After two years of elusive city permits, endless recipe testing and agonizing construction delays, the team behind Blackbird and Avec is on the verge of opening this year's hottest restaurant-provided it doesn't kill them first.
A few days later, Madia walks into the restaurant and heads to the kitchen. Compared to the condition it was in just a week ago, the kitchen looks good: It has been cleared of construction debris, and white penny tiles, a thousand tiny circles of progress, have been installed on the walls. Madia stands facing the tile, lifts his arms and, like a doctor checking for a heartbeat, presses his hands against them. He moves slowly across the rows, pressing as he goes.
On a wall to his right, workers are scraping the tiles off. They had been installed only days ago, but the grout used is a dark gray—dark enough that it highlights the grid in which the tiles were laid. It isn’t a very obvious flaw, and it’s in a part of the restaurant most people won’t see. But Madia insisted the tiles be scraped down anyway and installed again with white grout.
Madia has his hands on tiles that have already been relaid. They aren’t perfect, either—one line of tiles is jutting out from the rest. But he steps back a little and looks at it from a distance. It will have to work.
Minutes later, a shipment arrives. “Is that it?” Seitan asks, hurrying outside to help Madia meet the truck. Together, they move crates into the restaurant, grunting as they lift them from the dolly, carry them through the door and set them gently on the floor. Inside the crates are brass fixtures meant to suspend a plethora of globelike lights from the ceiling. Immediately, they start counting them. “That’s 83,” Madia says. “Where’s 84? We’re missing one?” Madia is flirting with panic at this point. They count them again.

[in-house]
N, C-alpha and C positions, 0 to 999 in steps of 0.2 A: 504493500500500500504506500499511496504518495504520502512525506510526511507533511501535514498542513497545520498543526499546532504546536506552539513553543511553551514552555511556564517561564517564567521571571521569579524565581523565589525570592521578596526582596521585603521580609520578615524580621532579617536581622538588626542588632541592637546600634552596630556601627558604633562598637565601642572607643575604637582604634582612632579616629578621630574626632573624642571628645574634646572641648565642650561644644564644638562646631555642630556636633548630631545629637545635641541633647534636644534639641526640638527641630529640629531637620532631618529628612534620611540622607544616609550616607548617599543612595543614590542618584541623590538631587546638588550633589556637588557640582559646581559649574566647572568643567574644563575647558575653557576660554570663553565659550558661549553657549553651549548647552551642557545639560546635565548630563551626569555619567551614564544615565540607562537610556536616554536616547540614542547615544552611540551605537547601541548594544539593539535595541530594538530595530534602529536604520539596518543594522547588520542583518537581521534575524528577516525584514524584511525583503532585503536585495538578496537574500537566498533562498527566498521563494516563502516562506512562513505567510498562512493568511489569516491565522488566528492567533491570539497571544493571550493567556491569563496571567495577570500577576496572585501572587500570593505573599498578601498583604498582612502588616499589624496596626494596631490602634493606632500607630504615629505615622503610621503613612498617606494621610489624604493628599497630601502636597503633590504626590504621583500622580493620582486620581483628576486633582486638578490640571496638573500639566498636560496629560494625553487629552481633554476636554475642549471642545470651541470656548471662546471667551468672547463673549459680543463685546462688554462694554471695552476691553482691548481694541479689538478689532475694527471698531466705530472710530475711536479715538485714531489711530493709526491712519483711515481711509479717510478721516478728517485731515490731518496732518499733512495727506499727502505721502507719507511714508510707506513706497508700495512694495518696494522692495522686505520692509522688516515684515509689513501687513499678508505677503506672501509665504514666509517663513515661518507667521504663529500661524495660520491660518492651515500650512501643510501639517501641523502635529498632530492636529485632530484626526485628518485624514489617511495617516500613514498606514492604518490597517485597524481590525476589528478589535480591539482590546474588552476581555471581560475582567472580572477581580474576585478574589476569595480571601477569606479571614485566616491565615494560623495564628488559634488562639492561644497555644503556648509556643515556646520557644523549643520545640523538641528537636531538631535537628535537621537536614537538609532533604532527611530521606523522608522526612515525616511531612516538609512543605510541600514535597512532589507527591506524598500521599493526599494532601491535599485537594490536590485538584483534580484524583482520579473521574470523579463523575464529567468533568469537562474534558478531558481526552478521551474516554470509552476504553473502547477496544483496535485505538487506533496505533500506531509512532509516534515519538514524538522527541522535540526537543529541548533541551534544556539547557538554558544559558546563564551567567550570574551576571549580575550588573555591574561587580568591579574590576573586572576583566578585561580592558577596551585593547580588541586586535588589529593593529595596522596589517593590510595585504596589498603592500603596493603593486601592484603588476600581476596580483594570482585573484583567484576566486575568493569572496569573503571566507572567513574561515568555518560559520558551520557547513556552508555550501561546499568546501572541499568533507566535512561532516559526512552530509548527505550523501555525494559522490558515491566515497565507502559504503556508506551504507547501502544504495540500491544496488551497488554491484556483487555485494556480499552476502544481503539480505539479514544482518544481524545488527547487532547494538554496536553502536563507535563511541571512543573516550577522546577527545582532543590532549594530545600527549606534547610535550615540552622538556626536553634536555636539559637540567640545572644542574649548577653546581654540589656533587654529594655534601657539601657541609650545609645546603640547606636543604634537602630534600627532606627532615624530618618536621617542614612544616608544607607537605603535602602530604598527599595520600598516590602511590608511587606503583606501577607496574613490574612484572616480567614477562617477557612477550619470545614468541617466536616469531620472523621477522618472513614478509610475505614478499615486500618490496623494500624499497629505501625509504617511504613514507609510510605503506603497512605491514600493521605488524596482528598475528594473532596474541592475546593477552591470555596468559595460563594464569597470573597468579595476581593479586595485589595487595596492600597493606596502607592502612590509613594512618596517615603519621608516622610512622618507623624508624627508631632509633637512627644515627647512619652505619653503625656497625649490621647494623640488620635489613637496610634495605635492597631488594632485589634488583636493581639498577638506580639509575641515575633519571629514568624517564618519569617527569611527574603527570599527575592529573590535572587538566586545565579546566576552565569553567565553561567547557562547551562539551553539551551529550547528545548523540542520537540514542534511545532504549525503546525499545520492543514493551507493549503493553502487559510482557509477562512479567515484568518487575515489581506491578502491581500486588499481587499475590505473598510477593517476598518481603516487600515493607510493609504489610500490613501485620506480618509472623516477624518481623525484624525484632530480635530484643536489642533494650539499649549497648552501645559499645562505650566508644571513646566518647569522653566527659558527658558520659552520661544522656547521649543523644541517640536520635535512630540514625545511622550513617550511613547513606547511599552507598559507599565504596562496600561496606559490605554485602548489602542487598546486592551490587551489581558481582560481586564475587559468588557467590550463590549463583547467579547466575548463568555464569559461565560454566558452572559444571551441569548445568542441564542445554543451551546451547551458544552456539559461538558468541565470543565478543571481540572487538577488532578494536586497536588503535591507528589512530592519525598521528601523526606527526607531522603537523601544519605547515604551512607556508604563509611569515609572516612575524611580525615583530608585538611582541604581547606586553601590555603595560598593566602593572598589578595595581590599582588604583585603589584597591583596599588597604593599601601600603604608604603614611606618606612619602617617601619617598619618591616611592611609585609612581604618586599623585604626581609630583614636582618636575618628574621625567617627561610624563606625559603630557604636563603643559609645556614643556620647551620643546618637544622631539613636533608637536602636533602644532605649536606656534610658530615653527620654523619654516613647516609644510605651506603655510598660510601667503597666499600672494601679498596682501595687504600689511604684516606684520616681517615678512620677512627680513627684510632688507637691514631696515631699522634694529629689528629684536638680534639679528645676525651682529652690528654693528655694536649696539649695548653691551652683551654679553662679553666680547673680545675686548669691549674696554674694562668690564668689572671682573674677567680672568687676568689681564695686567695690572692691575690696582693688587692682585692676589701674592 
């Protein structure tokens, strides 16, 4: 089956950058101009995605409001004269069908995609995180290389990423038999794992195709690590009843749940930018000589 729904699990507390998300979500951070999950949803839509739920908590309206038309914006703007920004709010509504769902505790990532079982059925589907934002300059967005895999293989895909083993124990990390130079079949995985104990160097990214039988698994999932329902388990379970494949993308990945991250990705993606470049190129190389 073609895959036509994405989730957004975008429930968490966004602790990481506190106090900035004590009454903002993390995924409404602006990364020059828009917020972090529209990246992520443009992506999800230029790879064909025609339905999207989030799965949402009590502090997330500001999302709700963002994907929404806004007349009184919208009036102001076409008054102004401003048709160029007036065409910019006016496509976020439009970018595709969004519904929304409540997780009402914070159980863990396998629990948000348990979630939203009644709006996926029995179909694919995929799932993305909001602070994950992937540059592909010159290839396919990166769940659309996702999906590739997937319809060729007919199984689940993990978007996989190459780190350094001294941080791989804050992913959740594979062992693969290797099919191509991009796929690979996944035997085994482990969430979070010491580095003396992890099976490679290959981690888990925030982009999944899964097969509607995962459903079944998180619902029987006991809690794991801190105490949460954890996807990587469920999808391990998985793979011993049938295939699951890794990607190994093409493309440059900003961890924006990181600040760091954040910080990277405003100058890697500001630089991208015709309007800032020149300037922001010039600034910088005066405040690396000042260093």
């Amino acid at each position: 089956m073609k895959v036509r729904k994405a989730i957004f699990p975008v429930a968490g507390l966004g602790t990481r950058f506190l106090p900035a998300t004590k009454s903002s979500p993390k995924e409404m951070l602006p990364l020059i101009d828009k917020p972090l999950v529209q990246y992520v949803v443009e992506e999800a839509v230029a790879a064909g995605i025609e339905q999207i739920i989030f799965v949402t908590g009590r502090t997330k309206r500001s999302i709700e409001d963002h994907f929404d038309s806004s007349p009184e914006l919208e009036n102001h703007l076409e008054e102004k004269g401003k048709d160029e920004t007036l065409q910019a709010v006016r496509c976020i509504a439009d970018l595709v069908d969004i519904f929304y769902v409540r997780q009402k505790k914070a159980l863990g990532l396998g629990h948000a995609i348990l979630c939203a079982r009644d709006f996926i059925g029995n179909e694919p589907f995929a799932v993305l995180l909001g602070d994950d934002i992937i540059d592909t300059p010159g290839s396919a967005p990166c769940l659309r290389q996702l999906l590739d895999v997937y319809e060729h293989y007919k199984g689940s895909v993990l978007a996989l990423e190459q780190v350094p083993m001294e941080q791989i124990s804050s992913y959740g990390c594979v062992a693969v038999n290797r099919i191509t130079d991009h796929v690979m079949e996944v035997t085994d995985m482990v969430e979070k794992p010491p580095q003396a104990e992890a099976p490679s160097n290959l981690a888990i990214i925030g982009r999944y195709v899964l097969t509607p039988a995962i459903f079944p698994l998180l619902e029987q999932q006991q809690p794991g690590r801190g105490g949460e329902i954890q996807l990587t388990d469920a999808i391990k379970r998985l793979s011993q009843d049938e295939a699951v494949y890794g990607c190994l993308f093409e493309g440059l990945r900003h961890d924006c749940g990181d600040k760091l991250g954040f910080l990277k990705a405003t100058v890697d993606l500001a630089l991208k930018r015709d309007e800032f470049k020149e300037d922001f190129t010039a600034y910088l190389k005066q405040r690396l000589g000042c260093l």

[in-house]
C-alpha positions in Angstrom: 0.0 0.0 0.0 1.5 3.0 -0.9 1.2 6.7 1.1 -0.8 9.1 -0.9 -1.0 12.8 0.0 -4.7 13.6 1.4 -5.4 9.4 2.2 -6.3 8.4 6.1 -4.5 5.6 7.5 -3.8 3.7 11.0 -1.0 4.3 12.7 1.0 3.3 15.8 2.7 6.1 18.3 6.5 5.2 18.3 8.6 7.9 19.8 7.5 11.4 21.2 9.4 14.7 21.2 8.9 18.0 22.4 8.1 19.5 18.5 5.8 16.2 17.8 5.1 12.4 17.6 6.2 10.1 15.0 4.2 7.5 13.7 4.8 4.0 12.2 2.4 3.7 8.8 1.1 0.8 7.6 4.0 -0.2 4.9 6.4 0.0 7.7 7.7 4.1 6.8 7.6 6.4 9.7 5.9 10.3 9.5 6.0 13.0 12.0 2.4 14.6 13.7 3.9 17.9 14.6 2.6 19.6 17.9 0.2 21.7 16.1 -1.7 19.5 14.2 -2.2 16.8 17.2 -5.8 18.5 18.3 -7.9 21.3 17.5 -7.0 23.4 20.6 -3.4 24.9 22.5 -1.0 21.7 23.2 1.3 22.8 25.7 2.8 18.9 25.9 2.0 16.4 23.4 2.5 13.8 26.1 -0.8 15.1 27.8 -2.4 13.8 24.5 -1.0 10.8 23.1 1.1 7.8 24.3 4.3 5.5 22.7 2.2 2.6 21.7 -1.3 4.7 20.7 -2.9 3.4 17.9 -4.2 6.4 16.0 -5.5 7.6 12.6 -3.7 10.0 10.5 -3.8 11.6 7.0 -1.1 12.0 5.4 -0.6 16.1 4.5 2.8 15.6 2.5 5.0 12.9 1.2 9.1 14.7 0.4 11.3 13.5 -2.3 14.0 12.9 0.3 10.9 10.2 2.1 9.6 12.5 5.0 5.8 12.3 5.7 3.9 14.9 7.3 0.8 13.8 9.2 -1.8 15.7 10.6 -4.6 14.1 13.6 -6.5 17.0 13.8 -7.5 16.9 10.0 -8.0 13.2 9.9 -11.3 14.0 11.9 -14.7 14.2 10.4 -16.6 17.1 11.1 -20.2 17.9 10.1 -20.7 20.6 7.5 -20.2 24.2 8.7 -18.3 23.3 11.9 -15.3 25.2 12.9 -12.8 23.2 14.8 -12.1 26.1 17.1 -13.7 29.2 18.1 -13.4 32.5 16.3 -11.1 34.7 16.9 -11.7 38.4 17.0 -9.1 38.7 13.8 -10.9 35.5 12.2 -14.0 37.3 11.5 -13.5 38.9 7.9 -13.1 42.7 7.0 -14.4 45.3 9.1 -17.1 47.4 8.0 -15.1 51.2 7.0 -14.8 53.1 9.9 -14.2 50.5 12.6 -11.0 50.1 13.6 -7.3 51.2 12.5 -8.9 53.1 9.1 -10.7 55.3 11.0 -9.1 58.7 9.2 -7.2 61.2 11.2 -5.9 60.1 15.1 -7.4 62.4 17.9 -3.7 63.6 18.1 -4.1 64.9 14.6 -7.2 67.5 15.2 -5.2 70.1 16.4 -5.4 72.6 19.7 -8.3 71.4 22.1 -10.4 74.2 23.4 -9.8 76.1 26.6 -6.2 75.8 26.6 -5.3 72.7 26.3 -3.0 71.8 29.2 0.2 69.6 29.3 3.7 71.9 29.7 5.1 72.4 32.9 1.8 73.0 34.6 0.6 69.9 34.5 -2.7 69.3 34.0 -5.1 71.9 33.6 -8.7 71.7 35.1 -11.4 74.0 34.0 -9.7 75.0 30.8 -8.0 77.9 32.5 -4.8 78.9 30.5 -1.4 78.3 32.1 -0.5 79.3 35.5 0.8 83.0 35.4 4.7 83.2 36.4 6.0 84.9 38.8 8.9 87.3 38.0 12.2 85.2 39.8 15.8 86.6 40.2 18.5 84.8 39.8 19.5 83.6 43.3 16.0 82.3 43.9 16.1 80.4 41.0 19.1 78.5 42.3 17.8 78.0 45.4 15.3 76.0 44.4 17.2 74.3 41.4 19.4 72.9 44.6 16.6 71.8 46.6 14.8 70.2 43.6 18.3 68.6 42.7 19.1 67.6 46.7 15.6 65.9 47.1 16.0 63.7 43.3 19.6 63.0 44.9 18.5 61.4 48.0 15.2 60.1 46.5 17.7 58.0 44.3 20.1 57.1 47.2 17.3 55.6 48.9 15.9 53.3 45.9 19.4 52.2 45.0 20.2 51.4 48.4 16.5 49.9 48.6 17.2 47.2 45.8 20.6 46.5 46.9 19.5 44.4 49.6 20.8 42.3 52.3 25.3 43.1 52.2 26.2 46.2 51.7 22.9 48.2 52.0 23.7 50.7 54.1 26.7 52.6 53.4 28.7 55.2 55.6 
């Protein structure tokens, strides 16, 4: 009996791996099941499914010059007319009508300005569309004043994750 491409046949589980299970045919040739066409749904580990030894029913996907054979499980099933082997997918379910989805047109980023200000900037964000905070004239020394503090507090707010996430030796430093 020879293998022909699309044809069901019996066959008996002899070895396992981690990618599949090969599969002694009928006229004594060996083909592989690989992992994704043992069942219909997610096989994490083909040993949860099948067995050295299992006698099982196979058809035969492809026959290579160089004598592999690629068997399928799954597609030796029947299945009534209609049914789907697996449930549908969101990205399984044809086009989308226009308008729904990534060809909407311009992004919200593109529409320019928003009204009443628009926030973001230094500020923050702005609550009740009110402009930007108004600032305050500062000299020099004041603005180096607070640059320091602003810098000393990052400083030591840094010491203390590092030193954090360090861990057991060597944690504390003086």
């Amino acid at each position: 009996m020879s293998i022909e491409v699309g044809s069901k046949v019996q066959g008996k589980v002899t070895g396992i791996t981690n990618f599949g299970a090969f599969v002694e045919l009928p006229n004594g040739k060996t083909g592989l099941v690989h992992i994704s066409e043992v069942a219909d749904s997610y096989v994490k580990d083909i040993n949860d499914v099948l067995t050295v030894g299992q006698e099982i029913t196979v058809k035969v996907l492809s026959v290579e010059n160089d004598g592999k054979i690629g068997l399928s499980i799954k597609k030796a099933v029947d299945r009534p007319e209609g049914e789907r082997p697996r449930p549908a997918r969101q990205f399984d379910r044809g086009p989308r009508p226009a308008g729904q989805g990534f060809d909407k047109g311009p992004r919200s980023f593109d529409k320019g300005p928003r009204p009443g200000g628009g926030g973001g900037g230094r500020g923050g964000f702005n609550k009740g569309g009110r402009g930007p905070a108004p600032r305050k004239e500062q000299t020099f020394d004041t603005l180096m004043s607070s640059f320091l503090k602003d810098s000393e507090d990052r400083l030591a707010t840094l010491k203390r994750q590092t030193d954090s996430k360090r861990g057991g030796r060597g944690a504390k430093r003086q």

A few days later, the partners are drinking coffee at Starbucks when the topic turns to resilience. Midwesterners, Kahan says, trudge through long winters only to meet hot summers, then they live the whole thing over again. He likes that. He likes hard work and the people who do it. The four of them have counted on that Midwestern resilience to get them through this process, to deal with two years of setbacks and details like steel structures. And penny tiles.
And now they’re near the end. Madia has a story to prove it, and it goes like this: After a recount, the 84th light fixture was found, and over the weekend, electricians worked long hours to install them. That Sunday, Madia walked into the restaurant to see how they looked. It was dark outside, and most of the globes had been installed; they were hanging from the ceiling in neat rows, and together they cast a dreamy, yellow light. Somewhere in the restaurant, a radio played, emanating a soft echo of classical music. Madia walked into the glow, and for a moment he was stunned into silence. He’d never seen anything like it in his life.
The Publican is slated to open in September at 845 W Fulton Mkt.
Check out the other sections in our 2008 Fall Preview: